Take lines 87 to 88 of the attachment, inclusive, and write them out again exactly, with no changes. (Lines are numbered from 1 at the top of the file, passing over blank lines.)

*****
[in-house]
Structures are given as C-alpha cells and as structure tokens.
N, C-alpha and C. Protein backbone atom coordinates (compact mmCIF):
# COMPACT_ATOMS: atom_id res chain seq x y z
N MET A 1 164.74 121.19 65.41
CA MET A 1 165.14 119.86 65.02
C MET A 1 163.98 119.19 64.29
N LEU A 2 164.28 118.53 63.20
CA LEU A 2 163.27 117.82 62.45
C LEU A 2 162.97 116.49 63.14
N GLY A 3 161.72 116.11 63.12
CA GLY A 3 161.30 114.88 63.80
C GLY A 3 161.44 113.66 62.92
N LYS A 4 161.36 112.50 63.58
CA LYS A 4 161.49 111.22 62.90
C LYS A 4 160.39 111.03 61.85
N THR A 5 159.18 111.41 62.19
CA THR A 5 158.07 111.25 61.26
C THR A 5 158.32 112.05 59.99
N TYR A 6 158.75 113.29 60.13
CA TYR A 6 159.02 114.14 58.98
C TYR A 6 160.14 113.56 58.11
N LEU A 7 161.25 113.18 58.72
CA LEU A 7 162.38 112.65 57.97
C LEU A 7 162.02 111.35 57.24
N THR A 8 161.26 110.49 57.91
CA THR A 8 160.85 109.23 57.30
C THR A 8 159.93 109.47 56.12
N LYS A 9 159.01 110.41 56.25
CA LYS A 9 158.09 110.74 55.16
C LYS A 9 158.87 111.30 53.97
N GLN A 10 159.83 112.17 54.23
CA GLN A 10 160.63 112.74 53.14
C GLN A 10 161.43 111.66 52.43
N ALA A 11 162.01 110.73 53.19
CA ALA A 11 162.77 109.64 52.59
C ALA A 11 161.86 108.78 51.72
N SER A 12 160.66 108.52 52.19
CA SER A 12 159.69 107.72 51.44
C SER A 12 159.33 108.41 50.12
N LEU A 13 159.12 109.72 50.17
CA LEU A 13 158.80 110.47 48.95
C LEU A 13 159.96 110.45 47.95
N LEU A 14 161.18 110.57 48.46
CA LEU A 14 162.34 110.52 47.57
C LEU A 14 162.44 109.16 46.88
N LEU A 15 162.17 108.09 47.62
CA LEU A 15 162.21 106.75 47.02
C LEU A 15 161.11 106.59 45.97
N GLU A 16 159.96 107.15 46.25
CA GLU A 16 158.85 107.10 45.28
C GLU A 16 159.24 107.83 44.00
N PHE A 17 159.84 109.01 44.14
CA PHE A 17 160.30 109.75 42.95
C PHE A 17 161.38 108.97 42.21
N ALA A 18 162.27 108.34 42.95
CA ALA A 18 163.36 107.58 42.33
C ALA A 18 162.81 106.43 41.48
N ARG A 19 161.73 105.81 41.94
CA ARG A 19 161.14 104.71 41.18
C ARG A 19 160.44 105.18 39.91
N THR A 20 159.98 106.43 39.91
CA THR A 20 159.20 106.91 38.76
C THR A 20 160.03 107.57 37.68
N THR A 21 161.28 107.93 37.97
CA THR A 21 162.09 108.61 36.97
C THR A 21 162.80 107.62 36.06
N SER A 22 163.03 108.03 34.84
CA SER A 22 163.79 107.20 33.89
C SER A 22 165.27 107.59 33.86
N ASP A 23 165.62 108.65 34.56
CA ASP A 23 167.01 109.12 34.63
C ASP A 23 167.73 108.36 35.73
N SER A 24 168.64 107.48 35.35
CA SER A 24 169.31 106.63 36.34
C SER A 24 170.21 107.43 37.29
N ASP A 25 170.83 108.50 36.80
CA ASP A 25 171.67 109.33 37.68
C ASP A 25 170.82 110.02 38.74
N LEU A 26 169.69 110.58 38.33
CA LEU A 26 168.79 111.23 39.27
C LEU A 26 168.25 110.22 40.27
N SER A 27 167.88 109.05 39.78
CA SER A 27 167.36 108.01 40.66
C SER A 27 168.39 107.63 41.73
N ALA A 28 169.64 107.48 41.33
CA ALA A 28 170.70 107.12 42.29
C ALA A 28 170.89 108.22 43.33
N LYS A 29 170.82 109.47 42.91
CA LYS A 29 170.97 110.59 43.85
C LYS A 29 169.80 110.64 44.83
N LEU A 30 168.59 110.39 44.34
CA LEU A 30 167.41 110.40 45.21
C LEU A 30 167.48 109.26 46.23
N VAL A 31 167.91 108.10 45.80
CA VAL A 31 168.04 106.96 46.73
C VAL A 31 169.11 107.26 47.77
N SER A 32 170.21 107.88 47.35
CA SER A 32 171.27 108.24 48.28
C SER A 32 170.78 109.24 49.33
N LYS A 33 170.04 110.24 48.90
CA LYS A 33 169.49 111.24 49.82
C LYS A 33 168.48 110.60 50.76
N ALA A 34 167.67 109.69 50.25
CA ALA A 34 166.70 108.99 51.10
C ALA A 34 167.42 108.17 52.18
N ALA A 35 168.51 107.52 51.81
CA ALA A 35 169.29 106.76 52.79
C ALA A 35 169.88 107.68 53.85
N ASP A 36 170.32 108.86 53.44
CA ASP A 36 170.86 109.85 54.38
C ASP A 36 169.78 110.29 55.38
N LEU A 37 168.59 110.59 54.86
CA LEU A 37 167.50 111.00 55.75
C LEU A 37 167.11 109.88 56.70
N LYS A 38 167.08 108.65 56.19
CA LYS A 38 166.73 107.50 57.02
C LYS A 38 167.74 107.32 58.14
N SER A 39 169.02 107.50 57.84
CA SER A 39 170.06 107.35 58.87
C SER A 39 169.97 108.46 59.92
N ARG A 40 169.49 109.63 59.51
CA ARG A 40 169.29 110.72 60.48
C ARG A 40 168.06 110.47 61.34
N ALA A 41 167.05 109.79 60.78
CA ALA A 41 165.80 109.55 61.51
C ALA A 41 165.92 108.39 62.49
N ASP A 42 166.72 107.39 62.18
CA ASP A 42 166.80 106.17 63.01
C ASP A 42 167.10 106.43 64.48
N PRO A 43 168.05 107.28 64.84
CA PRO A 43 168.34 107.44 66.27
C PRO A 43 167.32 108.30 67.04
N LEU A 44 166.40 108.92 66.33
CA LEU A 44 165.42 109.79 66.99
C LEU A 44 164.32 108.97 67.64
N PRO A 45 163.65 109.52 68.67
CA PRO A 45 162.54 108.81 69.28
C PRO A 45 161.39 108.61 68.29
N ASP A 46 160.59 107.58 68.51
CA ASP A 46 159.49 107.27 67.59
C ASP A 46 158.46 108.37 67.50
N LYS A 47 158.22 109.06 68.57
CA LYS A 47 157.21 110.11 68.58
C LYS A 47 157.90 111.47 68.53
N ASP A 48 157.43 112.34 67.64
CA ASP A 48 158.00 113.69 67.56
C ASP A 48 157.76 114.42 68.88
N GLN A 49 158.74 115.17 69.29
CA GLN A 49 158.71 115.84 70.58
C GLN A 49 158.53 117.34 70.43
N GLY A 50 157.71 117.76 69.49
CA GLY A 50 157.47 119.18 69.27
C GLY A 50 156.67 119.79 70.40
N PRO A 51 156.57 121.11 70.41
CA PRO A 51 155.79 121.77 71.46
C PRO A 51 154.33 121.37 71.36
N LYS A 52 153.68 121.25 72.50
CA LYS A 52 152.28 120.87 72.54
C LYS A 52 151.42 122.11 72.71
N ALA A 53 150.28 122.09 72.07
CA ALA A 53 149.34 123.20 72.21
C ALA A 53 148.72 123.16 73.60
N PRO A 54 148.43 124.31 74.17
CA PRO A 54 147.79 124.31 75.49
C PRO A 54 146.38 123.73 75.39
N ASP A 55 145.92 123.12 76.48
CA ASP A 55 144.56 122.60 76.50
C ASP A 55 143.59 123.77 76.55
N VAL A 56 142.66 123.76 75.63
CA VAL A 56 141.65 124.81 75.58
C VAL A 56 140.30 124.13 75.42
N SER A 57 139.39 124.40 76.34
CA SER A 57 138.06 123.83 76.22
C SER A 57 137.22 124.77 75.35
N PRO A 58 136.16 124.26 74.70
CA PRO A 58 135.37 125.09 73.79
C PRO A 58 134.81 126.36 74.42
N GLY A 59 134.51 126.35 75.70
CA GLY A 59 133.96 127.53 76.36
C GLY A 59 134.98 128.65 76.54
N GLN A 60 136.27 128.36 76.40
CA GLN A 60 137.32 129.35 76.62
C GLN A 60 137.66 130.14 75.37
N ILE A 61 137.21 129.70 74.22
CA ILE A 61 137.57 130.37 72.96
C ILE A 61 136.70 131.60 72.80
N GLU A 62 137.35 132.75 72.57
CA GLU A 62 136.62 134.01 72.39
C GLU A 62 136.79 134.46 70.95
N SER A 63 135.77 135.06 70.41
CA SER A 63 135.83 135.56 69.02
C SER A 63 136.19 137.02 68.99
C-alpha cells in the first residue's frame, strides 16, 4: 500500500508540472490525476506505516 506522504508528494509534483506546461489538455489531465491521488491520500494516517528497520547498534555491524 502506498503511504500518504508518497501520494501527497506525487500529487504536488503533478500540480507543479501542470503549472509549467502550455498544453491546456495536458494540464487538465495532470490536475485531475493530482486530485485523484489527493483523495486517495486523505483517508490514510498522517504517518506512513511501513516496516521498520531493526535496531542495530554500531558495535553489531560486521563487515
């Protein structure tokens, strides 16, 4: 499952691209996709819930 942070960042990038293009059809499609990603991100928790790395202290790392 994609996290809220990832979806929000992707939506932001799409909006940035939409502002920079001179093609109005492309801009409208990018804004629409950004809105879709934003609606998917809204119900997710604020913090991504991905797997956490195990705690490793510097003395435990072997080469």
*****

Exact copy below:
CA ALA A 28 170.70 107.12 42.29
C ALA A 28 170.89 108.22 43.33